Actually, there are a number of morals there and in the rest of the study. One is that children love to think and to solve problems -- and we're not talking just children of professionals. These were children in a blue-collar neighborhood school that was in serious academic difficulties. Another is that a relatively sparse (once every few weeks, as I understood it) set of opportunities to get their teeth into some good problems and really deal with them on their own can set students up for life as autonomous learners -- after graduation every one of the kids in the intensive study group headed off to college, including a couple to ivy leagues. And yet another -- and the illustration of this one came from a session at another school -- is that it is not necessarily easy for a regular teacher in a normal classroom situation to understand, much less foster, this kind of learning. We watched a tape of little fourth grader Brandon inventing the binary number system and recognizing a lot of its properties, and all reacted with horror to the fact that he was in the slow learners group in the class. But stop a moment and think about what it takes for someone who teaches mathematics, reading, writing, geography and not to bop the kid next to you over the head to recognize that the bizarre approaches one student takes are mathematically valid. (That's a loaded comment -- our DMI seminars are designed to help elementary teachers do exactly that!)
As is clear, I find Carolyn's work very exciting. So I am happy to report that she spoke on Wednesday afternoon to a packed house. This was one of our PFF socio-mathematical occasions, so the attending population was not only large but highly geographically varied. Not everyone managed to stay for the dinner that followed, but those that did included graduate students from at least three departments (notably, of course, mathematics) and faculty members from five or six UW departments and a whole batch of community colleges and universities in the area. Conversations at every table looked intense and lively -- I was frustrated not to be able to join a whole bunch of them.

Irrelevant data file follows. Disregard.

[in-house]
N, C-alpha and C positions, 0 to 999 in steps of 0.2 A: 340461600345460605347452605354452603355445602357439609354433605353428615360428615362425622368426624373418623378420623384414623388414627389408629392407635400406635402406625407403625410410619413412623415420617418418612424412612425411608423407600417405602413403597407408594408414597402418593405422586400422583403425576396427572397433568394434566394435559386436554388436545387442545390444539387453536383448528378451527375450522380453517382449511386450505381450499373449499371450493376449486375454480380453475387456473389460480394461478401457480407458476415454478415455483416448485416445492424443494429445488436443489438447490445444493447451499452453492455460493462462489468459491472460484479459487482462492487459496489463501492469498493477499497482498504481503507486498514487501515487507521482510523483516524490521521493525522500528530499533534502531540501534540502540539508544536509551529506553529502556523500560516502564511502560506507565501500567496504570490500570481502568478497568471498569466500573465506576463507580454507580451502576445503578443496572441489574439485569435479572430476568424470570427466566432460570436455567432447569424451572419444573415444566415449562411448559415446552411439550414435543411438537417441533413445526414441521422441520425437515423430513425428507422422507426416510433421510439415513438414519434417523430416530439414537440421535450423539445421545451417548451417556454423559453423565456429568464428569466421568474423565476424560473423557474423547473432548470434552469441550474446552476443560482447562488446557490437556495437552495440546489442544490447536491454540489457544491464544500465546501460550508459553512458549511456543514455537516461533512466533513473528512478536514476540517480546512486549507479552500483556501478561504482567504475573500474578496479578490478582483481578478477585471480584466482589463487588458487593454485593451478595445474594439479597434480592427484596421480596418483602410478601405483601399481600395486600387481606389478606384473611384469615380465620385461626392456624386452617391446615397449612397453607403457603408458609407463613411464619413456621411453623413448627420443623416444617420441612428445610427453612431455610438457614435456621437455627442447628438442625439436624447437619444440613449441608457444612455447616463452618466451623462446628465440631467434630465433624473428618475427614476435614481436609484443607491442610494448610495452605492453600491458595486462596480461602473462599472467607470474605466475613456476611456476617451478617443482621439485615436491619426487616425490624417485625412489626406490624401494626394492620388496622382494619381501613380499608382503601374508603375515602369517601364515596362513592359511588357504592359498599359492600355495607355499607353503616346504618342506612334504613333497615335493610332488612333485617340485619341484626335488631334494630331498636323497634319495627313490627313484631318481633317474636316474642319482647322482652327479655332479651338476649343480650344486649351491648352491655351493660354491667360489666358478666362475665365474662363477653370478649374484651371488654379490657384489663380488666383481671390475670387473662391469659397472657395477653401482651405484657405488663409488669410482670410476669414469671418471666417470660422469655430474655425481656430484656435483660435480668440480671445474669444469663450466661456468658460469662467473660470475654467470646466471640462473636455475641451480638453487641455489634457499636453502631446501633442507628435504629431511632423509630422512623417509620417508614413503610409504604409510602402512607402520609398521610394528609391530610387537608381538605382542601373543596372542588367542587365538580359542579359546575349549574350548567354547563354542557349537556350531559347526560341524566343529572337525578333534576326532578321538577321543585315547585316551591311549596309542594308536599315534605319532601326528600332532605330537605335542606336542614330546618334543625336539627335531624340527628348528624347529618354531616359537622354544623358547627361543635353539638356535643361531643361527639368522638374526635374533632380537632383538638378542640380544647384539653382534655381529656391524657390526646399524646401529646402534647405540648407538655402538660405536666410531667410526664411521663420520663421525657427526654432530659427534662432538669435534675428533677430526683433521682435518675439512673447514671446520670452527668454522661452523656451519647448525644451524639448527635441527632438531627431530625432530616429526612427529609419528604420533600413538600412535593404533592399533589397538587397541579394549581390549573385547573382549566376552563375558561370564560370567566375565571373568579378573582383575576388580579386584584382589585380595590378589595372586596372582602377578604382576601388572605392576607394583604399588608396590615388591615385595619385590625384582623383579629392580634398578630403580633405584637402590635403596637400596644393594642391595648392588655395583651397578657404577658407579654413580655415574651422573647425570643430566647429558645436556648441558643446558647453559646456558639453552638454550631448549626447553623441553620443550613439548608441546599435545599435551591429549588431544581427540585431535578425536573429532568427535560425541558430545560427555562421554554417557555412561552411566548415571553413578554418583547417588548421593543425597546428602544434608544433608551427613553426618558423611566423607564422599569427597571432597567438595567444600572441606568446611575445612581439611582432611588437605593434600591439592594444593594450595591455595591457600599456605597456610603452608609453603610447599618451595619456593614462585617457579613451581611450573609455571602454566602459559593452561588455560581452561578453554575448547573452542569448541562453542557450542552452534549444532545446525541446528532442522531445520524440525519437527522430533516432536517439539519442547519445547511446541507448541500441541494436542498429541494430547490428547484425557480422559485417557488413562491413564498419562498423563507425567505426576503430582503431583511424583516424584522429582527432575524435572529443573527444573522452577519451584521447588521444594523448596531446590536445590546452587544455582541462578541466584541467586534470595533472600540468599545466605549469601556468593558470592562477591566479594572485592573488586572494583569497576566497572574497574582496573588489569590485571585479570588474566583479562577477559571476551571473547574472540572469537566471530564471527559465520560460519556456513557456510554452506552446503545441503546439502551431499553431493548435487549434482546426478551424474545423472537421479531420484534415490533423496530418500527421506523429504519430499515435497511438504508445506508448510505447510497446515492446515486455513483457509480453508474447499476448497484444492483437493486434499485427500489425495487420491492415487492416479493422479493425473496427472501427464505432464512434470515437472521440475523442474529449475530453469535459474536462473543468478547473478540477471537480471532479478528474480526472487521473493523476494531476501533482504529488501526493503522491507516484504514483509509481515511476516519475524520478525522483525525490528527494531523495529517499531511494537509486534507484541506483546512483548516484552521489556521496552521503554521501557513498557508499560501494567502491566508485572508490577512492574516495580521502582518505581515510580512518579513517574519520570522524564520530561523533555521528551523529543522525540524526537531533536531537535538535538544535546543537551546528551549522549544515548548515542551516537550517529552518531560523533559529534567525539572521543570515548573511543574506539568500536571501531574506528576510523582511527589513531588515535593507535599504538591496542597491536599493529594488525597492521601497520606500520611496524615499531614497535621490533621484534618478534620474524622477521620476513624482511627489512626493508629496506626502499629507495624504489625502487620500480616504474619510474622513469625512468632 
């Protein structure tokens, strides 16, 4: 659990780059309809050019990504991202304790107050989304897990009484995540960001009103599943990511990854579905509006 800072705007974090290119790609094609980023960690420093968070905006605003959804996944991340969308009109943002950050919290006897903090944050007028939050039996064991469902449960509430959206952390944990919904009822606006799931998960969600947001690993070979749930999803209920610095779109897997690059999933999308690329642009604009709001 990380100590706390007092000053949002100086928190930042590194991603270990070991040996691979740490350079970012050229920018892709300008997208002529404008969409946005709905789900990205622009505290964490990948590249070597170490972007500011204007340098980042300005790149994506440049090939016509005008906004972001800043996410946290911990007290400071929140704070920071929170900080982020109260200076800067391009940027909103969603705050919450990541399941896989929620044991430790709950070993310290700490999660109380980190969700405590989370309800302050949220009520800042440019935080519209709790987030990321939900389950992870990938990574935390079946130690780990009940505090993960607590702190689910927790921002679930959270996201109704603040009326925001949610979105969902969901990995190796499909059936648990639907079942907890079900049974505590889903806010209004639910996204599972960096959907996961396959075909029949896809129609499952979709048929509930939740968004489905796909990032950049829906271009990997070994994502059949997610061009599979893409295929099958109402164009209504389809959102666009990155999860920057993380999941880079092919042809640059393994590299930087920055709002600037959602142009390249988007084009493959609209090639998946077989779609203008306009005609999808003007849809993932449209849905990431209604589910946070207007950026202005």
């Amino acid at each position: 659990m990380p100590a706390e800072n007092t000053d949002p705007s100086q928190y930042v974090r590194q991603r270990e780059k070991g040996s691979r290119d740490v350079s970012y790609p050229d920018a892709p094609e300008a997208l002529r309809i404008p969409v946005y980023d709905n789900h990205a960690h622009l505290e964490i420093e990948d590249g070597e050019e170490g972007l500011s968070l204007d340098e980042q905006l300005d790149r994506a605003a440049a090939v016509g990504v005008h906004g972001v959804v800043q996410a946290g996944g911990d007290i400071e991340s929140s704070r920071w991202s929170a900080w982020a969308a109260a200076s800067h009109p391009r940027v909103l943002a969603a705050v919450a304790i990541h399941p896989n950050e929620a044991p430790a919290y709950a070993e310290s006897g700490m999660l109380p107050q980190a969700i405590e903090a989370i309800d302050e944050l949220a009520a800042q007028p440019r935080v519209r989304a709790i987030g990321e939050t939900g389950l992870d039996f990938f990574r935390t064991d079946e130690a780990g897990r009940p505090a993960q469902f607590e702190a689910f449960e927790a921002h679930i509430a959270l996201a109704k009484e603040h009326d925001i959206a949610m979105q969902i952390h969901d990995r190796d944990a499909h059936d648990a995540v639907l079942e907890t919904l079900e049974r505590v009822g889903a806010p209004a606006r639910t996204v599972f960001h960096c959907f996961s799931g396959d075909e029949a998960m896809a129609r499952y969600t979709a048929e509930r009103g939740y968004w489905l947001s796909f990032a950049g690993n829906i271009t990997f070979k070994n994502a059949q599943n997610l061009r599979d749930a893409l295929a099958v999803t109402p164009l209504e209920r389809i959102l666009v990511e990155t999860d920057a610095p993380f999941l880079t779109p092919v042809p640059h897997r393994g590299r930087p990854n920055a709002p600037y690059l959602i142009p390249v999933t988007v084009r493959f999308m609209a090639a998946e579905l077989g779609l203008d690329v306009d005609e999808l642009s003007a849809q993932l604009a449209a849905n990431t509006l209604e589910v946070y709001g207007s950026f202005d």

Thursday's Brown Bag gave a chance for us to see how some of the same kids invented and dealt with a problem as high school juniors. Neat problem and nice discussion of it, but I think what impressed me most was the way one could see the foundations and even some of the vocabulary supplied by the problems we had seen them working on as fourth graders. Who was it that said that every problem we solve leaves a trail for other solutions to follow?
This is getting too long, so I shall gleep over all else to get to one last item: the Brown Bag on November 29. This was a locally grown one at which Judith Arms, Jack Lee and I talked about sundry non-standard modes of communication with students. The one that knocked my socks off was Jack's. By way of background I should say that I have been intrigued for years by reports on class formats that involve having students do their information absorbing outside of the classroom so that they can use the interactive possibilities of the time with the faculty member for more challenging elements of the learning process. Periodically I have tentatively dangled this on the edges of a conversation, and invariably it has received short shrift: "Students can't read mathematics." Full stop. Well, it seems that a reference Judith had come up with inspired Jack to give it a try. He was teaching a graduate course from a book he himself has just written, and he incorporated the assignment that once a week they were to read the next sections of the book and by N hours before class to send him two questions about the reading. And they did. The questions they asked were frequently very helpful to him in deciding what to emphasize and the students were definitely more with it in class. He's still adjusting to how to run the class time having, as he put it, given away the punch line on all his best proofs, but he is unambiguously and emphatically pleased with how the experiment worked out.
And on that cheery note I shall close and wish you all a very happy and relaxing holiday! --